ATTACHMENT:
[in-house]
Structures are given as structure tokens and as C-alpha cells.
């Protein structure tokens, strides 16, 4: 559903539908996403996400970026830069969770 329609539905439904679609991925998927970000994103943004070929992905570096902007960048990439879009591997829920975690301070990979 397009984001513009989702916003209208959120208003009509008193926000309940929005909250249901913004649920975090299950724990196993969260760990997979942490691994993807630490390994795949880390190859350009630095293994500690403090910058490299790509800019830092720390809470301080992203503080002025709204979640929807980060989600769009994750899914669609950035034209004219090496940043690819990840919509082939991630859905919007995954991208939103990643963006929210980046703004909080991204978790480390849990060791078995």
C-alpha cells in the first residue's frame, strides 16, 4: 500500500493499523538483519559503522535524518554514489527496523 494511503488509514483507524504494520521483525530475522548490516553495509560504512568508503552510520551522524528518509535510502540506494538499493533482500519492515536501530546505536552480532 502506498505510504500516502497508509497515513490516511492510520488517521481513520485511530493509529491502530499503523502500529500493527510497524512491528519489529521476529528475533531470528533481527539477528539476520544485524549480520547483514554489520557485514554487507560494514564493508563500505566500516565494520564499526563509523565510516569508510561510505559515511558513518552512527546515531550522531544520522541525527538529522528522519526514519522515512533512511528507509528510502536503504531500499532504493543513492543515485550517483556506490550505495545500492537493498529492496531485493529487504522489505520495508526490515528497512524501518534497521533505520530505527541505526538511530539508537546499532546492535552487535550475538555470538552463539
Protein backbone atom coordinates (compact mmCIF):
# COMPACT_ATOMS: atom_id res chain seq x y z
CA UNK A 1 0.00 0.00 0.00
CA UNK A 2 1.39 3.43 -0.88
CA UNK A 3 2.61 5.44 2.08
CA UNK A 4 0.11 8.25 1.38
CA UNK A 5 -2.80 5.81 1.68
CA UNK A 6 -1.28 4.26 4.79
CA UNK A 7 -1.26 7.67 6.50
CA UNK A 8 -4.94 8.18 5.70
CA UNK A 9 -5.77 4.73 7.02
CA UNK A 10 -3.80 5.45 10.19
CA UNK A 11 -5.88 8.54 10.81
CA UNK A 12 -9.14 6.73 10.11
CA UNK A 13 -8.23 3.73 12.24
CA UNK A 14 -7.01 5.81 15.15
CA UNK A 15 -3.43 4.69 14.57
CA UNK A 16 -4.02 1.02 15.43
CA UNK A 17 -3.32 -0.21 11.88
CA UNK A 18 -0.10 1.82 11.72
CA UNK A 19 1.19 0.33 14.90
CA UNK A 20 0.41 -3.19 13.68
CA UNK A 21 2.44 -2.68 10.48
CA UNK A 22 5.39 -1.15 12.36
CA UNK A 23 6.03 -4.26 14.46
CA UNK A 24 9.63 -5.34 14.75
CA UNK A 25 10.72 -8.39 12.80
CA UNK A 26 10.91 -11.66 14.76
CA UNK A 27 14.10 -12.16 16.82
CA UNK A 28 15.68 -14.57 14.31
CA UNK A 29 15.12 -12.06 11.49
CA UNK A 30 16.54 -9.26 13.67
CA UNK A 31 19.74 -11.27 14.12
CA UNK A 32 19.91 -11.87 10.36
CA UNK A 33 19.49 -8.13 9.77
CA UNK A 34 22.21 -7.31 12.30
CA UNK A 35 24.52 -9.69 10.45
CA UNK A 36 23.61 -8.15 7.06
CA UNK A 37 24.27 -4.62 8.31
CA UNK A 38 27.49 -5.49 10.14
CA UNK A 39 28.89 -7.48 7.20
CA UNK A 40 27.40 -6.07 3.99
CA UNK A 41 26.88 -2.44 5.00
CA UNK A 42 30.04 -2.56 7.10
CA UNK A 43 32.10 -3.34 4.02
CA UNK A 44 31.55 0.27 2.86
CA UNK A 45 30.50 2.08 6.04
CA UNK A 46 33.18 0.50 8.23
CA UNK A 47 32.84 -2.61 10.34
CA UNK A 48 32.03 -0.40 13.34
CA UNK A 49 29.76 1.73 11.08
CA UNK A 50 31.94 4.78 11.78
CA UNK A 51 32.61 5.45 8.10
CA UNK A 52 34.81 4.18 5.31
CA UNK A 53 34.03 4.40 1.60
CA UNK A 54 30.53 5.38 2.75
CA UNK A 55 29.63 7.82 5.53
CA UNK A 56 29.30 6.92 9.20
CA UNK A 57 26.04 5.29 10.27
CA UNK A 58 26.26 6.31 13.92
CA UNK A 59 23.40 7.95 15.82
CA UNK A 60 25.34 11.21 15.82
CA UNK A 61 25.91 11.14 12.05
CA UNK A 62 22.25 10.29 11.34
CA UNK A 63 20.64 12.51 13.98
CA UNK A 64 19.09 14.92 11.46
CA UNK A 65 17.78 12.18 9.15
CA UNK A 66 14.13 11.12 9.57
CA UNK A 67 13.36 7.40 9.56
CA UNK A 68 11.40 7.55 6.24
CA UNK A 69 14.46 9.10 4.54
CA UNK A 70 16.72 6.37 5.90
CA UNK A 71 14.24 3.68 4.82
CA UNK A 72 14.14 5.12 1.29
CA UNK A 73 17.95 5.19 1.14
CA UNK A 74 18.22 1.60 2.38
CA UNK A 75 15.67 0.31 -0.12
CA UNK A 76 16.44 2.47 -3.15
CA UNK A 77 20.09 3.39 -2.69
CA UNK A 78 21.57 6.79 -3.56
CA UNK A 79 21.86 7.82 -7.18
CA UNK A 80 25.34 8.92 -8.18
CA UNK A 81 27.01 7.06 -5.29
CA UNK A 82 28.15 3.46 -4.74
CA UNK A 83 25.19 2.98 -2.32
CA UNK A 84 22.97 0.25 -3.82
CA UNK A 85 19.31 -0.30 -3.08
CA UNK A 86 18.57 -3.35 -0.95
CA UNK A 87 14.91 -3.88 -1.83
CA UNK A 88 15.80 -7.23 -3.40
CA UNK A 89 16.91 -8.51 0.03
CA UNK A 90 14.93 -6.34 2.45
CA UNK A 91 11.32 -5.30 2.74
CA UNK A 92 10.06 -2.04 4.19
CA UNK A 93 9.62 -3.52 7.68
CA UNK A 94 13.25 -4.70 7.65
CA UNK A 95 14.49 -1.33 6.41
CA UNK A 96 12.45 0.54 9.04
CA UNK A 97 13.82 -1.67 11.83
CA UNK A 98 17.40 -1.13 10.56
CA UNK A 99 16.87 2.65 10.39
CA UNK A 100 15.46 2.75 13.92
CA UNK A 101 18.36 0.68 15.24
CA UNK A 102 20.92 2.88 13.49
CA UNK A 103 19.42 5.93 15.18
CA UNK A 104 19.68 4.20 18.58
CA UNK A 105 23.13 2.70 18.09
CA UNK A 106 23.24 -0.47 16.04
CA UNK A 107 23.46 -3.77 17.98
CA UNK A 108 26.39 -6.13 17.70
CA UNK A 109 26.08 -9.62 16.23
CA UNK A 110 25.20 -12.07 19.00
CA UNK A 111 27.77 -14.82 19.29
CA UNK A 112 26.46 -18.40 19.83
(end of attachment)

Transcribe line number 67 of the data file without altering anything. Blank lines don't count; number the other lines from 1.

CA UNK A 61 25.91 11.14 12.05